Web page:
Clinton Donor Quits CIA Because of Trump, Says Decision Not About Politics

Ned Price was Ben Rhodes' assistant, played key role in creating Iran deal 'echo chamber'

Edward Price

Ned Price

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A CIA employee who contributed thousands of dollars to Hillary Clinton in 2016 and who is a registered Democrat announced his decision to leave the agency in a Washington Post column published Sunday, writing that his departure "had nothing to do with politics."

Edward Price resigned from the CIA last week and used the Washington Post to explain his decision that he could not "in good faith serve this administration as an intelligence professional." Price wrote that his "decision had nothing to do with politics," and that he "would have been proud to again work under a Republican administration."

"As intelligence professionals, we’re taught to tune out politics," Price wrote.

Unmentioned by Price or the Washington Post is the fact that Price gave $5,000 to the Hillary Victory Fund, a joint fundraising committee that splits contributions between the Clinton campaign and the Democratic National Committee. Public records indicate that Price is registered to vote as a Democrat in the District of Columbia.

Price rose through the ranks at the White House during the Obama administration. By the end of the administration, Price was the top spokesman and a senior director for Obama's National Security Council.

Price reportedly worked hand in hand with Obama's deputy national security adviser Ben Rhodes in his effort to create an "echo chamber" during the administration's nuclear negotiations with Iran.

When the news broke that Iran was holding American hostages in the lead-up to Obama's 2016 State of the Union address, for example, it was Price who was ordered by Rhodes to begin spinning the administration's "well-cultivated network of officials," according to David Samuels of the New York Times.

"Price turns to his computer and begins tapping away at the administration’s well-cultivated network of officials, talking heads, columnists and newspaper reporters, web jockeys and outside advocates who can tweet at critics and tweak their stories backed up by quotations from ‘senior White House officials' and ‘spokespeople,'" Samuels wrote.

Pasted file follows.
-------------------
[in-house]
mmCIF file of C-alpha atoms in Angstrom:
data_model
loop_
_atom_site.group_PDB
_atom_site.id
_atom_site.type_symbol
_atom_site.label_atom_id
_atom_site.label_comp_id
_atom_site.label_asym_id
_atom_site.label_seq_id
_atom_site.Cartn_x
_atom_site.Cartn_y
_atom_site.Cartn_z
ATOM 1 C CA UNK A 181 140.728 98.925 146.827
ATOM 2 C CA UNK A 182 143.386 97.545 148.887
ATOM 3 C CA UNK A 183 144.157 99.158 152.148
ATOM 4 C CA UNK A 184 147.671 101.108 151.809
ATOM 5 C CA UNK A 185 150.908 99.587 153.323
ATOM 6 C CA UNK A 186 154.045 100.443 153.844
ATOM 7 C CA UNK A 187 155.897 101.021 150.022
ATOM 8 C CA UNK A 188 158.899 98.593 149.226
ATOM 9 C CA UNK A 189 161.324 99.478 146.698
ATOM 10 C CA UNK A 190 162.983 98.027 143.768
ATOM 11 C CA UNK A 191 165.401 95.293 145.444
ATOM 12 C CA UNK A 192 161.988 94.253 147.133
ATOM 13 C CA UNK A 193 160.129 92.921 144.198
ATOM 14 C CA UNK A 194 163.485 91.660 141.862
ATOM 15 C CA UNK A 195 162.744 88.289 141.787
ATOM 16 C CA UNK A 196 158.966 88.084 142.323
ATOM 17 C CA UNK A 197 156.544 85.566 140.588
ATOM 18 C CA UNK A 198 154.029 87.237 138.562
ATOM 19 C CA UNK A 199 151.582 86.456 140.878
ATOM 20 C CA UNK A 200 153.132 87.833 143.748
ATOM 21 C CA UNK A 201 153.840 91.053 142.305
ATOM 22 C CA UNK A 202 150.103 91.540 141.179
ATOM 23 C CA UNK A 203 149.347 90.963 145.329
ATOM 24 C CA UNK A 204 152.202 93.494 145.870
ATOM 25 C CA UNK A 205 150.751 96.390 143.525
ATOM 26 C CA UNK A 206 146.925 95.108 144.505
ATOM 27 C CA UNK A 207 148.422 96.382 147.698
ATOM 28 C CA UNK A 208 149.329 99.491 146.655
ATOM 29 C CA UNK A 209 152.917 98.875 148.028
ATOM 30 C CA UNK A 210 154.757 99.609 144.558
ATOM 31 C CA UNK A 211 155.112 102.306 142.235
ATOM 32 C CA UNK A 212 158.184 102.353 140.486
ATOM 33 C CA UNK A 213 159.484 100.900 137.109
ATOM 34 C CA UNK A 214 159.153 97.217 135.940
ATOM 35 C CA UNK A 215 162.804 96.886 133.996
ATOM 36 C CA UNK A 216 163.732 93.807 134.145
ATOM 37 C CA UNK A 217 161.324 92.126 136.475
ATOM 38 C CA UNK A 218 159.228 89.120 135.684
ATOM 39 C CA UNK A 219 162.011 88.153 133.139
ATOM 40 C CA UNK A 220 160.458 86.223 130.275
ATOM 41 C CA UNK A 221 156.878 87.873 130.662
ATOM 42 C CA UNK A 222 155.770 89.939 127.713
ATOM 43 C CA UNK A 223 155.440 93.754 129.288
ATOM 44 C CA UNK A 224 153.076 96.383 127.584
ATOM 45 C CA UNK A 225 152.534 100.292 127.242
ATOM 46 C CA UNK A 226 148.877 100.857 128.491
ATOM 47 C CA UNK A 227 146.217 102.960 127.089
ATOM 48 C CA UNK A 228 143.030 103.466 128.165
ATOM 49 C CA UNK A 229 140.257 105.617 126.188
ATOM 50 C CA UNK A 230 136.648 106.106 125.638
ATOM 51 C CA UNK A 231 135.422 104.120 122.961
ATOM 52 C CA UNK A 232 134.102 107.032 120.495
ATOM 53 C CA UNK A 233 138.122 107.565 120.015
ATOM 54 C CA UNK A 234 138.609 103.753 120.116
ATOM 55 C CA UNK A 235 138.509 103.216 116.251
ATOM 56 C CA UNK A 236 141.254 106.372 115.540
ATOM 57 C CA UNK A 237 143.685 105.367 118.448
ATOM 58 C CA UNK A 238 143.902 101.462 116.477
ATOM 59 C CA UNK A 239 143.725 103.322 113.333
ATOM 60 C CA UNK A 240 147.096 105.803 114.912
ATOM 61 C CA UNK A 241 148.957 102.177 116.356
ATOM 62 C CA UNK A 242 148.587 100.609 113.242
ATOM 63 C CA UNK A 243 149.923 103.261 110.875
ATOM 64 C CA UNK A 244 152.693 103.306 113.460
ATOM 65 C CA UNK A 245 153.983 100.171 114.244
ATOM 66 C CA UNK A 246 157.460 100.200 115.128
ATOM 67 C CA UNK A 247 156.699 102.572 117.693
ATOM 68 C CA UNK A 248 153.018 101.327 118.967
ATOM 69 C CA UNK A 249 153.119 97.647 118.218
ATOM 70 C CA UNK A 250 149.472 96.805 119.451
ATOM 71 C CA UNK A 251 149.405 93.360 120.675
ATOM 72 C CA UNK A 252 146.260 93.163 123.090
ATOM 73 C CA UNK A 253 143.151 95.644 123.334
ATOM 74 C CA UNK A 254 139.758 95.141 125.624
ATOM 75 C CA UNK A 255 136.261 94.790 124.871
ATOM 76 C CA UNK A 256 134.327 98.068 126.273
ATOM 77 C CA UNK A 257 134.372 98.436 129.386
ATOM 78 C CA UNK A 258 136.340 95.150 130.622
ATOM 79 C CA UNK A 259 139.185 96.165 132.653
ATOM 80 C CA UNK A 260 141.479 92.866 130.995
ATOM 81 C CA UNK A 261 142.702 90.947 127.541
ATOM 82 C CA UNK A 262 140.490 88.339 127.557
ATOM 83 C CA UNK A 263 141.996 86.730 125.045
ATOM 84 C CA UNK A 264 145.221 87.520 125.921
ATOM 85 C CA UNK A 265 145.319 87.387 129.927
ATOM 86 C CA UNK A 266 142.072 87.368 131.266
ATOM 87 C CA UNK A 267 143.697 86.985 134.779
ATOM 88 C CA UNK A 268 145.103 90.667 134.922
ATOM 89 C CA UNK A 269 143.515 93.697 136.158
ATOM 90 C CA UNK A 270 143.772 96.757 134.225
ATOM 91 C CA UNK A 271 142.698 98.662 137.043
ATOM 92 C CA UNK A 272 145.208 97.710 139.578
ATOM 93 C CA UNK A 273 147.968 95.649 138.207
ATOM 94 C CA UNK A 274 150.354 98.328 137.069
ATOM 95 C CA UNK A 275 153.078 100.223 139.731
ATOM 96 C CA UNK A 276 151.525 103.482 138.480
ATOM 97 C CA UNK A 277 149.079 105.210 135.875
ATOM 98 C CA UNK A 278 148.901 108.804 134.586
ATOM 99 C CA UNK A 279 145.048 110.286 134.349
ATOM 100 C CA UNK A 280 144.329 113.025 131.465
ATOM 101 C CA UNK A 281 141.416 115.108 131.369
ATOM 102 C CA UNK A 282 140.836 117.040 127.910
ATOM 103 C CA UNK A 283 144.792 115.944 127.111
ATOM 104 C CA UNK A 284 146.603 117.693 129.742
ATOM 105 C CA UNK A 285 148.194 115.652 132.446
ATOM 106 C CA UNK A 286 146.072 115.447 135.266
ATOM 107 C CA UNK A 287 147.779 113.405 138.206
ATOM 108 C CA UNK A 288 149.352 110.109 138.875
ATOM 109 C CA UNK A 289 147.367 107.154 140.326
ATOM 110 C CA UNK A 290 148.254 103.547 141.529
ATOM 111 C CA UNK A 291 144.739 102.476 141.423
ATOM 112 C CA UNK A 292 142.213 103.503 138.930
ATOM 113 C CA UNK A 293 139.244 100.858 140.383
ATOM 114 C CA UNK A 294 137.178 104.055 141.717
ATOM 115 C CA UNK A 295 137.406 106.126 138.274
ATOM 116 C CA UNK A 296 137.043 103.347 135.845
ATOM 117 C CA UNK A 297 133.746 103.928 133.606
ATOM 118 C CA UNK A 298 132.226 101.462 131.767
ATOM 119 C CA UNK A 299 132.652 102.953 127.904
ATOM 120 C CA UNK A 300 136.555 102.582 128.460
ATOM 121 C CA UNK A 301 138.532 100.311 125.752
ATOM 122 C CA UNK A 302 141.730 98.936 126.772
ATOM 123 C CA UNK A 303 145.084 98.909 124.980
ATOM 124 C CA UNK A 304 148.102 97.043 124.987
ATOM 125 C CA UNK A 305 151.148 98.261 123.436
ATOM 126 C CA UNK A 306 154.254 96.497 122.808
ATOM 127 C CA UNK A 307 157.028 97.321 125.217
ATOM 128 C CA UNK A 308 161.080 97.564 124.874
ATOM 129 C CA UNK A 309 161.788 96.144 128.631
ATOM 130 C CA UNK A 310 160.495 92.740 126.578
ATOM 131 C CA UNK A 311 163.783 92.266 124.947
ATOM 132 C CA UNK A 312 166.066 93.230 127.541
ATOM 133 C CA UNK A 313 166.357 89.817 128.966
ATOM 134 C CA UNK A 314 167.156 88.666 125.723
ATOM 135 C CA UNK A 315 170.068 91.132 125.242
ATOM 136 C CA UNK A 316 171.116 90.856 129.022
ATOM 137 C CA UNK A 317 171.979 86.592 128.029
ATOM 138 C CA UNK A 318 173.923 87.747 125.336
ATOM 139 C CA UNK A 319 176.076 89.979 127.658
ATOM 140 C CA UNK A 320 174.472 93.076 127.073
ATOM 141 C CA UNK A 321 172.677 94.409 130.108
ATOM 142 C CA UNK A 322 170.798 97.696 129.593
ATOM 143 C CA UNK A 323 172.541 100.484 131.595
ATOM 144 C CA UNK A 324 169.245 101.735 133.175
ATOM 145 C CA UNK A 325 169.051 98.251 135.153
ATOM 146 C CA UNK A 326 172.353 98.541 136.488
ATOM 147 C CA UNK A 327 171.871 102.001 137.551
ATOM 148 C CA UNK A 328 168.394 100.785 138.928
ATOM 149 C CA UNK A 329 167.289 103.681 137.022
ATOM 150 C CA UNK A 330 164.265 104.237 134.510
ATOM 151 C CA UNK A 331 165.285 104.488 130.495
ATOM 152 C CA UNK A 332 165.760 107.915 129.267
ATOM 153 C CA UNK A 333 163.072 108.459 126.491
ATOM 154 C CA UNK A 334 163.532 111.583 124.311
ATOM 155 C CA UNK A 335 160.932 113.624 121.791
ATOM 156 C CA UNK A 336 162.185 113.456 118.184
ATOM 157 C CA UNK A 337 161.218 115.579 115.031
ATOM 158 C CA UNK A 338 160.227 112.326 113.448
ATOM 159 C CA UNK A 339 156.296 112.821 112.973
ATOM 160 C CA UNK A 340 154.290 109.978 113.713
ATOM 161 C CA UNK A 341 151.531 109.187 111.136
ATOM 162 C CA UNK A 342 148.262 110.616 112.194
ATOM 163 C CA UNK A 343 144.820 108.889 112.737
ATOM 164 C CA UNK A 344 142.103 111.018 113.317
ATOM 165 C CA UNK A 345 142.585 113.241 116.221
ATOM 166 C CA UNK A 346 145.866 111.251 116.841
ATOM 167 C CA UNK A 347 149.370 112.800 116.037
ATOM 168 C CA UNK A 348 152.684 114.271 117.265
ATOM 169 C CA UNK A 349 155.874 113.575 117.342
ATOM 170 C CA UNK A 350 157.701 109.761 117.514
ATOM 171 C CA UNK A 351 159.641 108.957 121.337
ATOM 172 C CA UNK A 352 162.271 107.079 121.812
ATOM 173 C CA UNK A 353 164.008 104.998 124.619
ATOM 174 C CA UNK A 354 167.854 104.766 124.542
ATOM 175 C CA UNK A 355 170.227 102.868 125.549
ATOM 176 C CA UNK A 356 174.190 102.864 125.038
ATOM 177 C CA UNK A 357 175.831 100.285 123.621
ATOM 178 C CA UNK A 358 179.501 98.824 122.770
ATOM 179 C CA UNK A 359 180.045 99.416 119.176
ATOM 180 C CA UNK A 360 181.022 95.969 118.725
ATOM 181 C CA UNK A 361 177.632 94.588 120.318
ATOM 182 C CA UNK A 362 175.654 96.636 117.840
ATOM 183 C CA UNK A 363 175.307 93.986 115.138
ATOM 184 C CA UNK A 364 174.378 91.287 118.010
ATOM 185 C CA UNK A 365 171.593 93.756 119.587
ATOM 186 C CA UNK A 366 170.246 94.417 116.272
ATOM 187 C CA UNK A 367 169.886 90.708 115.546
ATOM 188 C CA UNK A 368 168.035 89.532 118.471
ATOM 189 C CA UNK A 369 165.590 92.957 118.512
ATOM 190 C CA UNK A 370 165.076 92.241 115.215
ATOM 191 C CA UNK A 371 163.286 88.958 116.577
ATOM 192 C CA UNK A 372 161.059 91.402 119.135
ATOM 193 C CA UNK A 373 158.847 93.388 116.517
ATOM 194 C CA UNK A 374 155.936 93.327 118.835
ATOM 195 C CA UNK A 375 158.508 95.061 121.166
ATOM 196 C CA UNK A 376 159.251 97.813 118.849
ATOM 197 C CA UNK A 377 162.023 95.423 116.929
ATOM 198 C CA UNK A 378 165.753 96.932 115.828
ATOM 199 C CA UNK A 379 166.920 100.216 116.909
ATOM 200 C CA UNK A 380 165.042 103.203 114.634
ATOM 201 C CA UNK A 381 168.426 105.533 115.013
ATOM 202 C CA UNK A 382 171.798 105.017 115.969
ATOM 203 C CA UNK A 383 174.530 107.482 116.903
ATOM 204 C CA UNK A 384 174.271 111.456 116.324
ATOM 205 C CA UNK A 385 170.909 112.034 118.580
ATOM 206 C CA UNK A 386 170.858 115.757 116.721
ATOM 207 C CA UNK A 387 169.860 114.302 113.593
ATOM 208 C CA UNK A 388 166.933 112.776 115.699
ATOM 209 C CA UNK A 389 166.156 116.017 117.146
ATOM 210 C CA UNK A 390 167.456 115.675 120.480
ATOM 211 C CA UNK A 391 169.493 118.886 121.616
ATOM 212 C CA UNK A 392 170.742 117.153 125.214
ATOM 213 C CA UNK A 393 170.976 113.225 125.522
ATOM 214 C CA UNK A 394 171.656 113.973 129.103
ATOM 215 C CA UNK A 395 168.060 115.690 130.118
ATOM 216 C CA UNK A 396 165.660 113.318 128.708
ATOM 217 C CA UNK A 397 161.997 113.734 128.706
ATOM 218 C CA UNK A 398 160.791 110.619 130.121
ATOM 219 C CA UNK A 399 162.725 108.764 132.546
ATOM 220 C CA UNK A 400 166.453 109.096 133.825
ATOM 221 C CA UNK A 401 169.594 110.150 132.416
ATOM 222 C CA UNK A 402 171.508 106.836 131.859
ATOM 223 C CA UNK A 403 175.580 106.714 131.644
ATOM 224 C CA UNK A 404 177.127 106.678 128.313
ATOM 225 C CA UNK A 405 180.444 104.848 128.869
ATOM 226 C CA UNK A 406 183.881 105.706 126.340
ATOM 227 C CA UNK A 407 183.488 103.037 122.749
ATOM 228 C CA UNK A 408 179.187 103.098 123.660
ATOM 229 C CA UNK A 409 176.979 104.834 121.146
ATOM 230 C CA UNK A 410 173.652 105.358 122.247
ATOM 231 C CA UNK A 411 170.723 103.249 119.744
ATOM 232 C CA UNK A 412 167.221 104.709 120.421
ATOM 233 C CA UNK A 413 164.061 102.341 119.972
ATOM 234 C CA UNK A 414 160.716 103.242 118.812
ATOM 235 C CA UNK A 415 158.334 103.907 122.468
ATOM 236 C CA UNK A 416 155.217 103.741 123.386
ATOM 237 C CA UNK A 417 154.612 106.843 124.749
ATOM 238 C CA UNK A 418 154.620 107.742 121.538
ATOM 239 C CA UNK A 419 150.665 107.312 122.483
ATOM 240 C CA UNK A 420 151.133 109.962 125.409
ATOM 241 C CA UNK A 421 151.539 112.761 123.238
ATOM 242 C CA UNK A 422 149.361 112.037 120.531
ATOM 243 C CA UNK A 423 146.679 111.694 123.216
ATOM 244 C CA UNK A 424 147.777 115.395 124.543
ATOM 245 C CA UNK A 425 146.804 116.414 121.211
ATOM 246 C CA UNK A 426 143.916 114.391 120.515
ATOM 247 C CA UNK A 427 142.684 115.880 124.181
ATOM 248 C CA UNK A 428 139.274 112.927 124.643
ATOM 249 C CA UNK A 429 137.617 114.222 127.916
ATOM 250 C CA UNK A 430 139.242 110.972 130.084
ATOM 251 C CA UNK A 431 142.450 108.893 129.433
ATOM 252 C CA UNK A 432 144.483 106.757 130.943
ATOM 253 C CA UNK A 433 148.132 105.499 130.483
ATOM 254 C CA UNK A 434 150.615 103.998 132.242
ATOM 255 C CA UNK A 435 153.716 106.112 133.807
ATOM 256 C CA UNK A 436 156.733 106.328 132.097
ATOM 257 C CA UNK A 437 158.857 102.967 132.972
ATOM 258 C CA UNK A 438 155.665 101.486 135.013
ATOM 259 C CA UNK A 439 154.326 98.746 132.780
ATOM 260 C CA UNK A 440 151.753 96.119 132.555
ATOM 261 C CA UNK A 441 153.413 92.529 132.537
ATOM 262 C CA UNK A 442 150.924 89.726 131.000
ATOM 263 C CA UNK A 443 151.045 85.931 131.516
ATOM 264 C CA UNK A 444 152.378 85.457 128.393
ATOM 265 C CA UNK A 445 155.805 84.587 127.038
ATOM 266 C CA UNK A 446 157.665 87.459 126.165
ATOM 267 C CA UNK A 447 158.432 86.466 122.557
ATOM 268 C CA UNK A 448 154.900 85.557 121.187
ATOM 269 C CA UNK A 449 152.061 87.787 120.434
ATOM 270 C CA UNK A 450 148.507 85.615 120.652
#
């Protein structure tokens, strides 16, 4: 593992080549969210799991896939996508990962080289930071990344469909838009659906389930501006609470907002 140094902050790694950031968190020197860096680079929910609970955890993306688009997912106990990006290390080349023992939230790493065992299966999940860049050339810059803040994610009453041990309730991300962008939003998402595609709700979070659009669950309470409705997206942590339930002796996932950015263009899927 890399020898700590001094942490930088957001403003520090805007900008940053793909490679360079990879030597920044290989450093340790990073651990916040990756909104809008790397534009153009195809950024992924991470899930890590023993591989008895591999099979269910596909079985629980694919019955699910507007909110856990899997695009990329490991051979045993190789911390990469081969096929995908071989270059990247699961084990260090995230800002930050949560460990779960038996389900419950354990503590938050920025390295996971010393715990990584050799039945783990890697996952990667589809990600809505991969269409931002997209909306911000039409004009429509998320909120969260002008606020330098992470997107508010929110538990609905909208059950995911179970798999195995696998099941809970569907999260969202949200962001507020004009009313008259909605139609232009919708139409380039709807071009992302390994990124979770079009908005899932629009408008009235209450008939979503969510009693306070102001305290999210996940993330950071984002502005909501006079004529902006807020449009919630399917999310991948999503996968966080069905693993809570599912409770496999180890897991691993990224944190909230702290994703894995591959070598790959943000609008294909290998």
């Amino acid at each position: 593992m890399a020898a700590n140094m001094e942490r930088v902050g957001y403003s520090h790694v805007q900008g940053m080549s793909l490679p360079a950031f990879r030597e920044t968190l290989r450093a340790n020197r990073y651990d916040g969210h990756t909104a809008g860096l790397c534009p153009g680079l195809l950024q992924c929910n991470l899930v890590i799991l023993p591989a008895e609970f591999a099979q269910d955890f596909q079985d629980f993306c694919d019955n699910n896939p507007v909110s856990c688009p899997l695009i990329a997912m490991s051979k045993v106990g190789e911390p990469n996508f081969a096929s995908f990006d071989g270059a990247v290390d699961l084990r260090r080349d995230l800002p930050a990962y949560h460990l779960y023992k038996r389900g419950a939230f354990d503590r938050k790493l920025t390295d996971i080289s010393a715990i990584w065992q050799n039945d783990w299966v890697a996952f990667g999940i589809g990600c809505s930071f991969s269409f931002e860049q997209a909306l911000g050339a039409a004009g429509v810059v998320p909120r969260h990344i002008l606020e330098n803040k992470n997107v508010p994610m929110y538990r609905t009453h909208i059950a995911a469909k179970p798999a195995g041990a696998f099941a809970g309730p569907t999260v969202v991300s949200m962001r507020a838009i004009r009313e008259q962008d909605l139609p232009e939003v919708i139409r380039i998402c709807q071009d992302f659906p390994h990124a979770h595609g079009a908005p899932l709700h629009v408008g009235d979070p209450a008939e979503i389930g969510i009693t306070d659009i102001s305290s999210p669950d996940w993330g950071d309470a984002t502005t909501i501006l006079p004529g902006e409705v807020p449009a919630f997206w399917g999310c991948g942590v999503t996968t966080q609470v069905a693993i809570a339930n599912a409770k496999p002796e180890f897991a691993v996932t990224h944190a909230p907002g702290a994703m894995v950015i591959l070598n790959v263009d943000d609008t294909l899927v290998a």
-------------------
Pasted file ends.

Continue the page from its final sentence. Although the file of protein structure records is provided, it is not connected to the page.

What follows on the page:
"I watch the message bounce from Rhodes’s brain to Price’s keyboard to the three big briefing podiums — the White House, the State Department, and the Pentagon — and across the Twitterverse, where it springs to life in dozens of insta-stories, which over the next five hours don formal dress for mainstream outlets."

It was Price who explained to Samuels precisely how the White House used its "compadres" to control the narrative of the news cycle, according to the Times piece:

Ned Price, Rhodes's assistant, gave me a primer on how it's done. The easiest way for the White House to shape the news, he explained, is from the briefing podiums, each of which has its own dedicated press corps. "But then there are sort of these force multipliers," he said, adding, "We have our compadres, I will reach out to a couple people, and you know I wouldn't want to name them—"

"I can name them," I said, ticking off a few names of prominent Washington reporters and columnists who often tweet in sync with White House messaging.

Price laughed. "I’ll say, ‘Hey, look, some people are spinning this narrative that this is a sign of American weakness,'" he continued, "but—"

"In fact it’s a sign of strength!" I said, chuckling.

"And I’ll give them some color," Price continued, "and the next thing I know, lots of these guys are in the dot-com publishing space, and have huge Twitter followings, and they'll be putting this message out on their own."

The Washington Post did not respond to a request for comment on its decision not to note that Price gave $5,000 to Clinton.

Brent Scher   Email Brent | Full Bio | RSS
Brent Scher is a staff writer for the Washington Free Beacon. He graduated from the University of Virginia, where he studied foreign affairs and politics.